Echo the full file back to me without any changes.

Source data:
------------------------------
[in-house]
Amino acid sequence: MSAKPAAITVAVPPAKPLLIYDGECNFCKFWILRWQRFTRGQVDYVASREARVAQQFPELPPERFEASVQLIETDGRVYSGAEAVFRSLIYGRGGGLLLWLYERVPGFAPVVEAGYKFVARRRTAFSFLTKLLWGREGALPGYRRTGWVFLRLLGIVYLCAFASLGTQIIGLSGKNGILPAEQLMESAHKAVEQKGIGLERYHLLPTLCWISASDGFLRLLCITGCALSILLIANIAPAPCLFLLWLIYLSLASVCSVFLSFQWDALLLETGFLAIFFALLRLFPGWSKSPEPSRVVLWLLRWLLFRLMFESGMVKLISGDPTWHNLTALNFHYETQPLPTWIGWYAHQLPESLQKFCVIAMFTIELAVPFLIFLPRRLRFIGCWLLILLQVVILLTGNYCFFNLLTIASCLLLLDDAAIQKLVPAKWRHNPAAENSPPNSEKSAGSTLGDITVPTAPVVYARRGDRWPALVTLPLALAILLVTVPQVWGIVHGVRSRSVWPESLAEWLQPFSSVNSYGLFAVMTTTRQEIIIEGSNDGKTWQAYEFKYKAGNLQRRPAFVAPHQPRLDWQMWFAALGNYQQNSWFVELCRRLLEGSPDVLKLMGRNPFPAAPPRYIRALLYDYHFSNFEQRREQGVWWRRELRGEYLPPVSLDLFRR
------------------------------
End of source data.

[in-house]
Amino acid sequence: MSAKPAAITVAVPPAKPLLIYDGECNFCKFWILRWQRFTRGQVDYVASREARVAQQFPELPPERFEASVQLIETDGRVYSGAEAVFRSLIYGRGGGLLLWLYERVPGFAPVVEAGYKFVARRRTAFSFLTKLLWGREGALPGYRRTGWVFLRLLGIVYLCAFASLGTQIIGLSGKNGILPAEQLMESAHKAVEQKGIGLERYHLLPTLCWISASDGFLRLLCITGCALSILLIANIAPAPCLFLLWLIYLSLASVCSVFLSFQWDALLLETGFLAIFFALLRLFPGWSKSPEPSRVVLWLLRWLLFRLMFESGMVKLISGDPTWHNLTALNFHYETQPLPTWIGWYAHQLPESLQKFCVIAMFTIELAVPFLIFLPRRLRFIGCWLLILLQVVILLTGNYCFFNLLTIASCLLLLDDAAIQKLVPAKWRHNPAAENSPPNSEKSAGSTLGDITVPTAPVVYARRGDRWPALVTLPLALAILLVTVPQVWGIVHGVRSRSVWPESLAEWLQPFSSVNSYGLFAVMTTTRQEIIIEGSNDGKTWQAYEFKYKAGNLQRRPAFVAPHQPRLDWQMWFAALGNYQQNSWFVELCRRLLEGSPDVLKLMGRNPFPAAPPRYIRALLYDYHFSNFEQRREQGVWWRRELRGEYLPPVSLDLFRR